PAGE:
A Week in Baby Jail – Dilley, TX
Volunteering at the Immigration Family Detention Center for Women and Children
The Story of Mariposa – Part 2
I began to understand the importance of CARA’s presence in baby jail very quickly. CARA is a group of organizations and volunteers that are committed to ensuring that detained children and their mothers receive competent, pro bono representation, and developing aggressive, effective advocacy and litigation strategies to end the practice of family detention.
On Tuesday, my partnered attorney, Alex (fictional name), and I were sitting at the counsel table in court at 8am once again, and as we would do every day we were there, waiting for Judge “RDJ” to begin proceedings. Alex looked at the day’s docket with some angst in his eyes, as we were learning that most of the women appearing today had not had any contact with CARA before. It was a long, but very productive morning. We wondered what position some of these women would be in without us there to guide them through the legal process. Some women had no idea why they had been called to court. Others had been forced to sign papers accepting the ankle bracelets before they got a chance to have a bond hearing before an immigration judge; even when they had family waiting to sponsor and pay bond! They had no idea what their rights were. ICE manipulated and deceived left and right, and the whole thing was almost like a chess match with them, trying to stay on top of their every move.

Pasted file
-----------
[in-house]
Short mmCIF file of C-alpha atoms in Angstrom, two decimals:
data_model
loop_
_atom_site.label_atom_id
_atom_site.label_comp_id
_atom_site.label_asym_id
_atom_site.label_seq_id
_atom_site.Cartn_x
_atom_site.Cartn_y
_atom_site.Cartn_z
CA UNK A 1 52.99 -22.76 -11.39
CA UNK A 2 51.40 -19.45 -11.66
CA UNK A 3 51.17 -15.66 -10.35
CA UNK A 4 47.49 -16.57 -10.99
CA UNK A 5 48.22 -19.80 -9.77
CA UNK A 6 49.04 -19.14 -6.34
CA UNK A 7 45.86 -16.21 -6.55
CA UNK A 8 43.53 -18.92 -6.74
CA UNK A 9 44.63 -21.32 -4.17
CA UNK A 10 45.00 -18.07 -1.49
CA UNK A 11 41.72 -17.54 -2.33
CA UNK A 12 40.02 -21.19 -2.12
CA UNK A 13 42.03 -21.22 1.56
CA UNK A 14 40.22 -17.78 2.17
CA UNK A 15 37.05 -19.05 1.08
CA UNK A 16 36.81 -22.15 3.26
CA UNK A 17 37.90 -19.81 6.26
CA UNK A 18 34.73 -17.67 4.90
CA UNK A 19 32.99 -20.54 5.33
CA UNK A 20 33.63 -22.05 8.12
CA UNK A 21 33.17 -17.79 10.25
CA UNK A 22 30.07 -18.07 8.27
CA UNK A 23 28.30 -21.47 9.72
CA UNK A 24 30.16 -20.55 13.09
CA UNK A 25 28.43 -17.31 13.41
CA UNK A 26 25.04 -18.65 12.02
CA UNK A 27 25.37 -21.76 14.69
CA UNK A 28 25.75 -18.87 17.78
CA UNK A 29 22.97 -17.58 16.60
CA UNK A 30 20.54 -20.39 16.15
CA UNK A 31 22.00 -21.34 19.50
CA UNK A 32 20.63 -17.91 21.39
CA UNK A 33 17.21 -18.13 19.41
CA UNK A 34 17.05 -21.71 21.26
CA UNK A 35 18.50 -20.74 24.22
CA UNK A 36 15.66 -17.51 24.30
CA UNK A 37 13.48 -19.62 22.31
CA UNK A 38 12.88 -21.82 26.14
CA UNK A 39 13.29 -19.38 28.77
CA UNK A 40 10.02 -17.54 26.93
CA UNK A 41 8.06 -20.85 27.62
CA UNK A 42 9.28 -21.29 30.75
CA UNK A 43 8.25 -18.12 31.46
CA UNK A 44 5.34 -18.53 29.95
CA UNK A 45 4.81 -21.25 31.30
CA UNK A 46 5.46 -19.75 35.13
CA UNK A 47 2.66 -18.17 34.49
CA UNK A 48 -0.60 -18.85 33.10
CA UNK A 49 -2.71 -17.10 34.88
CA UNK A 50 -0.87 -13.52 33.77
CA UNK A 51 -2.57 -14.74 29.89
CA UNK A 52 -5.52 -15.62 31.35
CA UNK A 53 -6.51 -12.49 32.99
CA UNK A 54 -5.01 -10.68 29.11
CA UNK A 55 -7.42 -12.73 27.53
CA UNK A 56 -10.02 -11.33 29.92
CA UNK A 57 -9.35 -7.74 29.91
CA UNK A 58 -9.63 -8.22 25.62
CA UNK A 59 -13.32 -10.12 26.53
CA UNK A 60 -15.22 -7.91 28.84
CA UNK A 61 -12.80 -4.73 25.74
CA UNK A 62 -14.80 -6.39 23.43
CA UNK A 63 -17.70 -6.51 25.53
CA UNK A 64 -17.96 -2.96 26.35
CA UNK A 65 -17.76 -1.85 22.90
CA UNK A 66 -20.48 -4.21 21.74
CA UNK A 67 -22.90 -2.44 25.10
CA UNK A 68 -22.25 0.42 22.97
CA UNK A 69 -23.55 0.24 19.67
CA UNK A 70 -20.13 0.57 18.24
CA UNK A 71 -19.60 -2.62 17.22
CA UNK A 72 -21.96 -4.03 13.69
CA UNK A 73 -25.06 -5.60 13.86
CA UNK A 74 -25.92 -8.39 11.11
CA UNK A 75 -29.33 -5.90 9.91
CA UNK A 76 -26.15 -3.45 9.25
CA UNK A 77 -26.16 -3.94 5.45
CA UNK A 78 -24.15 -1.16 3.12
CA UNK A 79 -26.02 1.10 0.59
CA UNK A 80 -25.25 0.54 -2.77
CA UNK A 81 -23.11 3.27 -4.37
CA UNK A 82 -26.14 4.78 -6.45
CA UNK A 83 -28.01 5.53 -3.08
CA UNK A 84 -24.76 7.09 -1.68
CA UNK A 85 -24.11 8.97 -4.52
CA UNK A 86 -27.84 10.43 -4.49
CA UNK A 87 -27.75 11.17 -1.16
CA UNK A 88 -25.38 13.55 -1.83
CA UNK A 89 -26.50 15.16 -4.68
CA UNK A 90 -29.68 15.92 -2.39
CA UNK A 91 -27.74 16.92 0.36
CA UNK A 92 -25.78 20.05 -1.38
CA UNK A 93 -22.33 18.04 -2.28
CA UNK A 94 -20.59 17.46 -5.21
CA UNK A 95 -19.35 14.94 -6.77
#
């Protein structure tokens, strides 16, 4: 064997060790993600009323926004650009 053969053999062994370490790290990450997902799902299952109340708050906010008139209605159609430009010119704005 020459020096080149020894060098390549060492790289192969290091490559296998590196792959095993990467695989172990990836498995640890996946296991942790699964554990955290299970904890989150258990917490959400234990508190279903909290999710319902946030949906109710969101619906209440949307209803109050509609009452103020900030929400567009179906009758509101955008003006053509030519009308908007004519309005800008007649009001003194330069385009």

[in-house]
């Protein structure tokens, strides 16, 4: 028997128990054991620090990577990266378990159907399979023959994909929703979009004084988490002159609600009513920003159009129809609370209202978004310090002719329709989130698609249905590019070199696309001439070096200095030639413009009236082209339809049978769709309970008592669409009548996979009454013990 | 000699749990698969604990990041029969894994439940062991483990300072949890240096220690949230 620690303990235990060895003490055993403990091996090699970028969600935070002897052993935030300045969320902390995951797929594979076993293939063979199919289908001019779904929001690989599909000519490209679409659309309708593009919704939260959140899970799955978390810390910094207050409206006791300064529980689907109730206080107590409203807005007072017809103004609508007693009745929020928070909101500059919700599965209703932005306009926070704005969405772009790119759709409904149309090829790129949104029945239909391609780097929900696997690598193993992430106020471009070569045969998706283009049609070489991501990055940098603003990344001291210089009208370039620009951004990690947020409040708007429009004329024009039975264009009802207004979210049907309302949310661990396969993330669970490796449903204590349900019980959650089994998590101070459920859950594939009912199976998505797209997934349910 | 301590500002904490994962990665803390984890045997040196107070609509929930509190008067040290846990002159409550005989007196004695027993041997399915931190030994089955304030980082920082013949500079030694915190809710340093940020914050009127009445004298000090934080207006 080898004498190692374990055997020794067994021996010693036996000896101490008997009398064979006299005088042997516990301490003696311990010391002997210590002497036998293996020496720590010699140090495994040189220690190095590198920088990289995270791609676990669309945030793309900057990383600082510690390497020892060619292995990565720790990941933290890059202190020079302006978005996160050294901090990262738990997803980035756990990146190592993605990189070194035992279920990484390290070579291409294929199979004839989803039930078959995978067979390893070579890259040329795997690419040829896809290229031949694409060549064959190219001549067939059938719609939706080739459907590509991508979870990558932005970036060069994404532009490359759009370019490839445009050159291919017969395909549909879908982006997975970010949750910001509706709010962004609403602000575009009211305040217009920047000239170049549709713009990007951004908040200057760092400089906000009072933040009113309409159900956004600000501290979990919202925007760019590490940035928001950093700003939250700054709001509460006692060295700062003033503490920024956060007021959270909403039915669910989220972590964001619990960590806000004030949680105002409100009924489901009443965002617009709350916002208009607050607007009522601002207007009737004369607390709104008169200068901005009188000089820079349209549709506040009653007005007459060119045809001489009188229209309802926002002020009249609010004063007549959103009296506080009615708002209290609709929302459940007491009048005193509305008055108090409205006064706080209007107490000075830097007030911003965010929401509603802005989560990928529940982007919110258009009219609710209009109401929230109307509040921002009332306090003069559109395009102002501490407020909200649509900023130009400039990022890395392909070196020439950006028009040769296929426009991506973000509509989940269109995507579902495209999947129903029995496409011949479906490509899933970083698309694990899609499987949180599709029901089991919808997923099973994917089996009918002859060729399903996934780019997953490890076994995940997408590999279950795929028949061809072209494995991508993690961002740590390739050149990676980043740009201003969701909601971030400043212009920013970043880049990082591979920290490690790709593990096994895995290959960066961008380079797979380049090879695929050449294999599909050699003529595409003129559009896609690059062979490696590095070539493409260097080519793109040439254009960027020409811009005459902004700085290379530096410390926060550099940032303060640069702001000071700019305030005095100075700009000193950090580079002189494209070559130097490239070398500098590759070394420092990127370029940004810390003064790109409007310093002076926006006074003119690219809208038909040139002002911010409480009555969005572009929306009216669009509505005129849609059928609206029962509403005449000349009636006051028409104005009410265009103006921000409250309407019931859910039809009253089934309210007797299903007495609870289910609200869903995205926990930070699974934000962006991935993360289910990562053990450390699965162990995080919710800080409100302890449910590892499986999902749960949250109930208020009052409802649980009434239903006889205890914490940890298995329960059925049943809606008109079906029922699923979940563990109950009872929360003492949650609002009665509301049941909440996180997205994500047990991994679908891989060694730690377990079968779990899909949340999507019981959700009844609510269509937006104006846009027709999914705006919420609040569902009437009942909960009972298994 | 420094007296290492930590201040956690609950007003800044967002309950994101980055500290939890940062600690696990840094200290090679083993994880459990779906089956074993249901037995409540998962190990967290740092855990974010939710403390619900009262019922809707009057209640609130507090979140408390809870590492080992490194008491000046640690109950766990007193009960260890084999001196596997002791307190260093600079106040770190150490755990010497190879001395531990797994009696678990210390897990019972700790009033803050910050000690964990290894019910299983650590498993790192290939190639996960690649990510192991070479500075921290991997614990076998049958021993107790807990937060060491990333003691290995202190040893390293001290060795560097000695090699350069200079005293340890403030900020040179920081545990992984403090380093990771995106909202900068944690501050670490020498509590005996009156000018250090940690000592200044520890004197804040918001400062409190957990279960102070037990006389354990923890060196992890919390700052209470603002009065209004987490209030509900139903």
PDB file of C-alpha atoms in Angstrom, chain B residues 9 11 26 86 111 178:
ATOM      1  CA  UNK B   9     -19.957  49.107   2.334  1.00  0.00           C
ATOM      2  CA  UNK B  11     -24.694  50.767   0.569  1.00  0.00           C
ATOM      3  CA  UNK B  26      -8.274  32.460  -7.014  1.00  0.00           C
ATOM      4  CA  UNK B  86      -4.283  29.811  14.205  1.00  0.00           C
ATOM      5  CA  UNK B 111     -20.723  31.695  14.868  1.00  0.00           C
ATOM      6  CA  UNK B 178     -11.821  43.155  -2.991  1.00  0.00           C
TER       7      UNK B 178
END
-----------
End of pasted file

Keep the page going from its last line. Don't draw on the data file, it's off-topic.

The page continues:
It was a great pleasure to appear in this Immigration Judge’s courtroom. What a just and compassionate woman. All week, when ICE made one lose hope in humanity and the rule of law, this judge would restore faith and treat every woman who appeared before her with the dignity that they deserve. We saw her reverse blatantly unfair negative CFIs, make ICE accountable, and most importantly, actually listen to the stories of the refugee women.
One Honduran woman, Maria, had her bond documents together, and in court on Tuesday, the judge told her to acquire her sponsor’s proof of legal status, and she would be issued a low bond of between $2000 and $2500.